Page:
A Response to David SedarisJapan, China, and old China hands.
My reaction? Yawn. Although some might object to the crass manner in which Mr. Sedaris points out certain facts about China, none of them are blatantly untrue. He has cherry-picked some of the more disgusting facts about China, but many of them are the very things that the Chinese deplore about their own society. I can’t recall off-hand any Chinese person who explicitly encourages blowing snot on the street—however widely it might be accepted.
One could easily point out some similar defects in the Japanese society that he so reveres. For example, squat toilets are still widely used throughout Japan, especially in public areas because they are considered more sanitary than sit-down toilets. Many sit-down toilets still come with signs instructing people not to squat on the toilet seat so clearly there are still people who do that. I’m also not sure that a country where elementary school kids will use an entire roll of toilet paper to wipe their butts with is an indicator of a healthier society than one that treats defecation as an ordinary part of life.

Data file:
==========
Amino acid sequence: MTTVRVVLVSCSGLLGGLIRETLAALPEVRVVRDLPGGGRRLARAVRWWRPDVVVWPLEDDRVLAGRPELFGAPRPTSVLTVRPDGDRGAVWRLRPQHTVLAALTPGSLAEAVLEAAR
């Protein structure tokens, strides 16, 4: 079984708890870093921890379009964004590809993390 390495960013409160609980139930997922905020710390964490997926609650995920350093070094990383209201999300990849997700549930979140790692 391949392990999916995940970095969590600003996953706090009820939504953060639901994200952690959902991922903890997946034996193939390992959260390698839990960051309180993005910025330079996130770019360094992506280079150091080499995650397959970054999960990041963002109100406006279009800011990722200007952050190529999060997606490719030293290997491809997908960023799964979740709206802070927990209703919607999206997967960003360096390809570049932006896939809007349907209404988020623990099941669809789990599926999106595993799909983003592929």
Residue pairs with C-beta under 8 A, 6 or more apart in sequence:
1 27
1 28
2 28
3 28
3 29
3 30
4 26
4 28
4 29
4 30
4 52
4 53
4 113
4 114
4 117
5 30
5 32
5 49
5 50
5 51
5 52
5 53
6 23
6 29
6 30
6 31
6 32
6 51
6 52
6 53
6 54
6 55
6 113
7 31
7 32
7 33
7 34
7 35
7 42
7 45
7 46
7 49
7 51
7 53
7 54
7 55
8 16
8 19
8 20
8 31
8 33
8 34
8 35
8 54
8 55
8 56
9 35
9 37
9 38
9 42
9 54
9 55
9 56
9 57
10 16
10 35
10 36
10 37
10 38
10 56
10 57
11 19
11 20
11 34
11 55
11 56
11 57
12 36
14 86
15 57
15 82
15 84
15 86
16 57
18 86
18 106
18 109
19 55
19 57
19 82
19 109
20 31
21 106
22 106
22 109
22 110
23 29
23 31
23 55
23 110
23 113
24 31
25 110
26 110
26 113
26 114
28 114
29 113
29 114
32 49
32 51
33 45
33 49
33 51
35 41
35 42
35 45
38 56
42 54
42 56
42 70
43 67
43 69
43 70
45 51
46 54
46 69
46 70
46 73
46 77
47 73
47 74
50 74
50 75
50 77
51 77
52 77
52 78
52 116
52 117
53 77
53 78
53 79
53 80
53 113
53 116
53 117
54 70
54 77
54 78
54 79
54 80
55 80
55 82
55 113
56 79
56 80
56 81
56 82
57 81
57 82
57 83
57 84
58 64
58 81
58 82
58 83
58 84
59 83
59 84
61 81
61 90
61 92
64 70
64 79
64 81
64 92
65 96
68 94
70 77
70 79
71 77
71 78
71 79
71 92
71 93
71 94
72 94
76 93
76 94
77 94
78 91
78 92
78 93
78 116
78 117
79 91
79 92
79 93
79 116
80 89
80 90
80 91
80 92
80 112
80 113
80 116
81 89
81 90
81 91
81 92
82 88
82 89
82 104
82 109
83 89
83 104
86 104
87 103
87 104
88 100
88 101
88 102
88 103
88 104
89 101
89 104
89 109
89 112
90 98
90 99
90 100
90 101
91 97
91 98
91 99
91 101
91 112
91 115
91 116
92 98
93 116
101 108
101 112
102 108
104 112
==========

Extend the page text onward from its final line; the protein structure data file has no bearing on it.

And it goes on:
One might also note that Sedaris uses Chinese food as a foil to mock Western gastronomic over-delicacy.
All in all, there are a thousand reasons why many of the comparisons Sedaris makes are unfair or biased in some way. However, I don’t think that his essay was meant to be a fair and balanced look. It sounds to me like he was taken around by a bunch of old China hands to many “authentic” locations. Unfortunately, a streak of perverse masochism runs through China hands. The dirtier, the more disgusting the experience, the more we purport to enjoy it because it’s “authentic.” I still recall my favorite Peking duck restaurant in Beijing—a filthier, more decrepit restaurant I have never met. But I loved the food, and I loved the atmosphere. At the very least, Sedaris traveled widely, and experienced a lot.
In contrast, what I found more offensive was a book I saw while browsing the Museum of Natural History in Washington D.C. Titled “Yuck!” or something like that, it was written by someone who was purportedly a traveling food photographer. However, a cursory inspection found that about 70% of the “disgusting foods” were from one night market in Beijing. If you’re going to make a snap judgement about a country’s food, at least visit more than one place. By that standard, Sedaris passes.